E. Tammy Kim sees all of this, and writes it up as only a Columbia Journalism Review article can be written. It’s a review of journalism, which means that you get more of where that came from in Lausan, New Bloom Magazine, New Naratif, China Storytellers, Korea Exposé, and so on. Really, CJR has been itself a balm for my soul in 2020, with its news roundups I can actually trust (I don’t know why this is amazing nowadays, but it is). So has the podcast Kim is on called Time to Say Goodbye!, for that matter. That’s a conversation among three Asian American journalists about America and the world — from a perspective that might as well take as normative Gary Okihiro’s dictum ‘Asians did not go to America; America went to Asia.’
What that means is that none of us who live along the Pacific are not implicated in America’s global moves, and the direction of that movement tends to be Asia, which catches us all in its ambit. We’re all transnationally Asian now.
My piano teacher in Fremont made an album this year. She doesn’t make recordings. She was coaxed into it by a foundation in Manila that is developing younger pianists. She had to do it.
I’m glad she did. I’ve been searching for Carmencita Sipin-Aspiras’s actual sound forever in my piano escapades. Like, there are approximations I can think of. She went to school in Vienna, and when she used to talk about Martha Argerich, Nelson Freire, and Mitsuko Uchida as her contemporaries — or Edwin Fischer and Friedrich Gulda as her elders — I did not realize that that was a flex.
But the ‘Great Dame of Elegant Pianism,’ the darling of Manila’s concert piano scene, is not like other pianists. I still remember our first lesson. She was teaching me Bach. and she said that one strategy is to pluck the keys, as if they were strings. I’d never heard of that. Now I know it’s her own thing — I figured it out, actually, when she told me to do the same thing with Chopin — which is why I have searched for her sound in vain. She told me to attend to the inner voices in the music. She said that you can play Bach any way you want, but Brahms you have to play like you’re tipsy.
All of this I hear in her new album. The thing about a teacher like Aspiras is that she treats her students like dialogue partners about the music. I’m not sure why she did that with me; all I had to offer was sentimentality, fantasies of self-expression, a moody brooding adolescence, and plenty of wrong notes that she never excused. But this is how I know what her ideas all were too. It’s because they came into collision with mine. It’s my learning style. Aspiras knew that I was a closed-minded person and taught me accordingly. She even set me up with a masterclass with San Francisco Conservatory piano prof Mack McCray once. I played a Beethoven sonata, and he asked me to imagine it in a colour. I didn’t know enough about Hélène Grimaud then to know what he was doing. But Aspiras was so proud. She bought me a self-instruction book for the piano, wrote me the best note about my performance, and signed it.
The point is that ever since leaving Fremont, I’ve realized that nobody plays these keys like Aspiras does. Nobody has the combination of the gravitas, and the string plucking, and the attentiveness to not only the inner voices but the ways the hammers and levers are working, and the entirety of her spirit going into the music as she sings along. I didn’t know what I had, and now I don’t know why I deserved to study with her. She always complimented my first piano teacher for setting me a great foundation. That’s how I told her the story of vomiting on that teacher’s baby grand. It’s not why she sent me to study with Aspiras. The truth was that she said that she didn’t have much more to teach me and referred me out. Aspiras was on the list, and we saw her play an all-Chopin program in Palo Alto, which blew us out of the water. Unlike the other teachers on the list, she was ok with me practicing only an hour a day, as opposed to the required two for the others. Ain’t nobody got more time for the piano than an hour. She understood that and let me do my thing. Why did I deserve her? Or, put another way, why did she keep me around for five years and not fire me?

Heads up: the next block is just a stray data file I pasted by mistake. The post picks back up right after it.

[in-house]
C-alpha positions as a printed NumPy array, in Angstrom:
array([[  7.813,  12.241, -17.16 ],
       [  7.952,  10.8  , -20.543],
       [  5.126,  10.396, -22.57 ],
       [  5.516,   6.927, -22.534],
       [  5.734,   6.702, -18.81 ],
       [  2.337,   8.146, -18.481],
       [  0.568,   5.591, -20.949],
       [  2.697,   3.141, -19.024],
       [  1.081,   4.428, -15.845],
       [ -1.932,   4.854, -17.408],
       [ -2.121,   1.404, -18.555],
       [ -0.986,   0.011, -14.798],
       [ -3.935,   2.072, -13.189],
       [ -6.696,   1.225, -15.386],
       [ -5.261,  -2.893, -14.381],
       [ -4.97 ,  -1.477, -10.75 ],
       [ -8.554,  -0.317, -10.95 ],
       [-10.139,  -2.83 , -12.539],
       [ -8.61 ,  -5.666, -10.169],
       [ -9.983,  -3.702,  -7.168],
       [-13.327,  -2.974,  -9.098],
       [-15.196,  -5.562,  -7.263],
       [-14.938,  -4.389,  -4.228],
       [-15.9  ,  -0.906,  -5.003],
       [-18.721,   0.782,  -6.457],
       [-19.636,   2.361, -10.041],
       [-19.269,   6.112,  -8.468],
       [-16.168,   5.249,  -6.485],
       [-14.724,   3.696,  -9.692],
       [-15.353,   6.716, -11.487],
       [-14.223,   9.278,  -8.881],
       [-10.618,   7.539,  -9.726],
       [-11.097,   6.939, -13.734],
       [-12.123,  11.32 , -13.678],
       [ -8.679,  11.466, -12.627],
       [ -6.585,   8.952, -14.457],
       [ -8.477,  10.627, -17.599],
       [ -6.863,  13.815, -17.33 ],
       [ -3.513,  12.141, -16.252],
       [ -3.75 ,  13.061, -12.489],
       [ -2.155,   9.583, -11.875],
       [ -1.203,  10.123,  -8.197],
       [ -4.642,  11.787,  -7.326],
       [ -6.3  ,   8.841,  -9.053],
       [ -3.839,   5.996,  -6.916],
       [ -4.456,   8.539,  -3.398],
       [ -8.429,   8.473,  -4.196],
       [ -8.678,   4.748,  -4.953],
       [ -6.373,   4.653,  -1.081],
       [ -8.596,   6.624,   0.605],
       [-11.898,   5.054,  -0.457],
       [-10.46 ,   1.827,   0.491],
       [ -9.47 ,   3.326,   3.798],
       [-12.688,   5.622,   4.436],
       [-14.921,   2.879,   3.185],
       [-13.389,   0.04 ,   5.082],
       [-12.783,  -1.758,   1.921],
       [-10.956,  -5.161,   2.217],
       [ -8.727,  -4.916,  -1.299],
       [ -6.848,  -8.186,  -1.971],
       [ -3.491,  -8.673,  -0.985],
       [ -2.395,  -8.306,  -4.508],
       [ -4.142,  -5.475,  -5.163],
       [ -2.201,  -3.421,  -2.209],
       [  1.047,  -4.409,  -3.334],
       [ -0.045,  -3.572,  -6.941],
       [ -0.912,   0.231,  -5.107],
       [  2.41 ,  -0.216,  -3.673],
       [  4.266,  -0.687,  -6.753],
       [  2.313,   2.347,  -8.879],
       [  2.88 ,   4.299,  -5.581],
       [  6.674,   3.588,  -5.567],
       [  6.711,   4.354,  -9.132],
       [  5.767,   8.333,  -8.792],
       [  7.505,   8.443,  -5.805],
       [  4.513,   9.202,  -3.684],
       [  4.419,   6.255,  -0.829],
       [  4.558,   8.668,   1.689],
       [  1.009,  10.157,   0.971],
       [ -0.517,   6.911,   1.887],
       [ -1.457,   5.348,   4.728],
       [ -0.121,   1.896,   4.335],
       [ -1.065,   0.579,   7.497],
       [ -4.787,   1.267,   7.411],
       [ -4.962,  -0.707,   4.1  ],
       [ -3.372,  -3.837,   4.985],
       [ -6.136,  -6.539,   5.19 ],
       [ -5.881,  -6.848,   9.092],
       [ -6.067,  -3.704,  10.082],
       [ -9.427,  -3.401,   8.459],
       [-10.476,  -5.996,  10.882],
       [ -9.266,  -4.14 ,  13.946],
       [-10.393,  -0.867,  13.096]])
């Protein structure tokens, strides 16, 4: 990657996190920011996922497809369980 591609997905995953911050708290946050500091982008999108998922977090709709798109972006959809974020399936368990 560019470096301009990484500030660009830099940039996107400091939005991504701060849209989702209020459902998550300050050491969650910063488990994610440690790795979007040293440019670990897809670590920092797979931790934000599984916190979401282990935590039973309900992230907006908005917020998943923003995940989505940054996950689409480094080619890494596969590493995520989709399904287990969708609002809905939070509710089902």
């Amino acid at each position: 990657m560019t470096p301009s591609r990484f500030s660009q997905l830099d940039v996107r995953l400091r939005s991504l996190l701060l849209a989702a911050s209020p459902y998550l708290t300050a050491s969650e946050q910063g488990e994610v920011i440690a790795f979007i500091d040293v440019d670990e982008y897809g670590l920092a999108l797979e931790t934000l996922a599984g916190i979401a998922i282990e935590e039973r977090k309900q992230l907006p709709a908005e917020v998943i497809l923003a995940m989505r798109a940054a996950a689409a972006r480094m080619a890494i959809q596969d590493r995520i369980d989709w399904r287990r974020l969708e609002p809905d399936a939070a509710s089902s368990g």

Anyway, this is her album. I continue to learn from her. I hear that tipsy Brahms she taught me to play. I hear her pluck those keys. But I also see her appreciation for Schubert, and when that happened, that sent me into a Schubert kick for months during quarantine. And then the Rachmaninoff. How did she know that that ‘Vocalise’ — sung by Anna Moffo, with Leopold Stokowski conducting — got me many a late adolescent night working on my AP classes?
But the best part about acquiring this album was that the only way to do it is through her manager. It’s a by-donation album. When I got in touch, her manager asked me to record a video to show my appreciation to Aspiras. I did that, recounting all her lessons. That was a highlight of my 2020.
I got into opera during quarantine. I am not into opera, have never been, have despised it all my life. That’s what 2020 did to me.
Elīna Garanča was the gateway drug. She came up on my news feed at the beginning of when everybody was hopping onto zoom. She was doing the mezzo parts of Mahler 2, the ‘Resurrection Symphony.’ It’s a piece that has a special place in my heart for me. I first heard it at the last performance I was at in San Francisco’s Davies Symphony Hall the night before I left the Bay Area for Vancouver. Isabel Bayrakdarian, the Evenstar herself from Lord of the Rings, was the mezzo in that outing.